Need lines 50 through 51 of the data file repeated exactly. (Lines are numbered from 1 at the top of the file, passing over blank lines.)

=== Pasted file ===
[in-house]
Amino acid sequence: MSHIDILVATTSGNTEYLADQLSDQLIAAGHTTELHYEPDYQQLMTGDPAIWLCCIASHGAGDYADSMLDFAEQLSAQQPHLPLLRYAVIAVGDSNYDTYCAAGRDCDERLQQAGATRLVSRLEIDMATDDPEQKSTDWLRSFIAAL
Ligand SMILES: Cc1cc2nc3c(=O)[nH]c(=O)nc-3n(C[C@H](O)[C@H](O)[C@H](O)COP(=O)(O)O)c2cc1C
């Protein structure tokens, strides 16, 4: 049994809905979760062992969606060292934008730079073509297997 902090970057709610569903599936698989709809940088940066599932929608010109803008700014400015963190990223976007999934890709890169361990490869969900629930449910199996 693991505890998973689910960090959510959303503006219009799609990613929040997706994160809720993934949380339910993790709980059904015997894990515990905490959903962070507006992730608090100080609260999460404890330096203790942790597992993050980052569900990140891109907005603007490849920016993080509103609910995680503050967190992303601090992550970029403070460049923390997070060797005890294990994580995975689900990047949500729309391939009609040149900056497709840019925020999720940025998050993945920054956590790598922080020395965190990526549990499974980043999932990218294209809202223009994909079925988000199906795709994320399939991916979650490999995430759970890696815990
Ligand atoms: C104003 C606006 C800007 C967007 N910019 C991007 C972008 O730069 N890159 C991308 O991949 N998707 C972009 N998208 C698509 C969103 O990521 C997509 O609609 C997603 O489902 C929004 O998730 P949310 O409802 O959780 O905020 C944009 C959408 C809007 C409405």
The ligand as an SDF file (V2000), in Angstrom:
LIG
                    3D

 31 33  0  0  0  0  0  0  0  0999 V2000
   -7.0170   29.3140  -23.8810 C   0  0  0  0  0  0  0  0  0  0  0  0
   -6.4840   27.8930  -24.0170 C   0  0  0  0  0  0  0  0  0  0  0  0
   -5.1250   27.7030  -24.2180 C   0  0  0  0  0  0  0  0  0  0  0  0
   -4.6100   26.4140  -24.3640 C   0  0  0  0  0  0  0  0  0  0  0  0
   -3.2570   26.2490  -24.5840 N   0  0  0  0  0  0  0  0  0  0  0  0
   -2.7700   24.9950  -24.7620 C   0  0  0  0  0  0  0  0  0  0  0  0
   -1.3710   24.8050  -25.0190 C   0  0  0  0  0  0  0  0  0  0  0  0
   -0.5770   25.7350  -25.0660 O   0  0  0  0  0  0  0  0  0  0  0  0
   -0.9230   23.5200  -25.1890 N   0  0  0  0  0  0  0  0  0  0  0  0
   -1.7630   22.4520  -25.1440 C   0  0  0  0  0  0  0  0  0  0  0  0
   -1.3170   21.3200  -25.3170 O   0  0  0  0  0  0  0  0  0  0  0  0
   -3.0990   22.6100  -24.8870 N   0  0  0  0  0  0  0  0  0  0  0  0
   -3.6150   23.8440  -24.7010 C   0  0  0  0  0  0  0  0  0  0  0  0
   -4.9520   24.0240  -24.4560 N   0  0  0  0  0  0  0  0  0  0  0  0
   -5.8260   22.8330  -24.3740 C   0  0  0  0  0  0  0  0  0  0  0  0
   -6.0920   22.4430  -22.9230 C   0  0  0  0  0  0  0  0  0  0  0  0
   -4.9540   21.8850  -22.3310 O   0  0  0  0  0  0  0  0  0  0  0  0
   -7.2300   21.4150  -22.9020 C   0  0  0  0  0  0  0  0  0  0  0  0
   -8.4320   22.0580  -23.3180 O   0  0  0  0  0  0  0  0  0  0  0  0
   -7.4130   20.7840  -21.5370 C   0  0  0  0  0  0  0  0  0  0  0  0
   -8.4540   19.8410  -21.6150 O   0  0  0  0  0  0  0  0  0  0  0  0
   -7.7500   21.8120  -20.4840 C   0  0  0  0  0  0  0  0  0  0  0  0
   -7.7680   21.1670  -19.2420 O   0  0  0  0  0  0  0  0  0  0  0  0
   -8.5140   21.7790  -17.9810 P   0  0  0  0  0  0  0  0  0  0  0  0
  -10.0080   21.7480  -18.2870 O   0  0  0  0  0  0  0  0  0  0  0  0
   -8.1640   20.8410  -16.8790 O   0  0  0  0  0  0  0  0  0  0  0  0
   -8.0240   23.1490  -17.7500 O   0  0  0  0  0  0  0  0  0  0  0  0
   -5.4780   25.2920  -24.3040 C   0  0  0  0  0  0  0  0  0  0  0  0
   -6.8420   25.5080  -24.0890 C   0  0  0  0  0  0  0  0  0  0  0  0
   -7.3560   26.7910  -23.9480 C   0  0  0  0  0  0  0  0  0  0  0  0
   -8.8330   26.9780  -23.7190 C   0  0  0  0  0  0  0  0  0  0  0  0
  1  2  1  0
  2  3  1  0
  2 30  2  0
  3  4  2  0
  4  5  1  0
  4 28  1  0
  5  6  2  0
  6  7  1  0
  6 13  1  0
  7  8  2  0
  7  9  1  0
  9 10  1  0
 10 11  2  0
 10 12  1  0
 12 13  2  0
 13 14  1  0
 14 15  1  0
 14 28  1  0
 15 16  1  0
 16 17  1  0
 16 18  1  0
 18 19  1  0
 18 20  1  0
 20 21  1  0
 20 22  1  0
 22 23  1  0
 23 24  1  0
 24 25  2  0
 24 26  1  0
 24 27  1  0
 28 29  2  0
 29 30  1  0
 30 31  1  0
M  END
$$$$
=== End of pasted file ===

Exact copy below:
  7  8  2  0
  7  9  1  0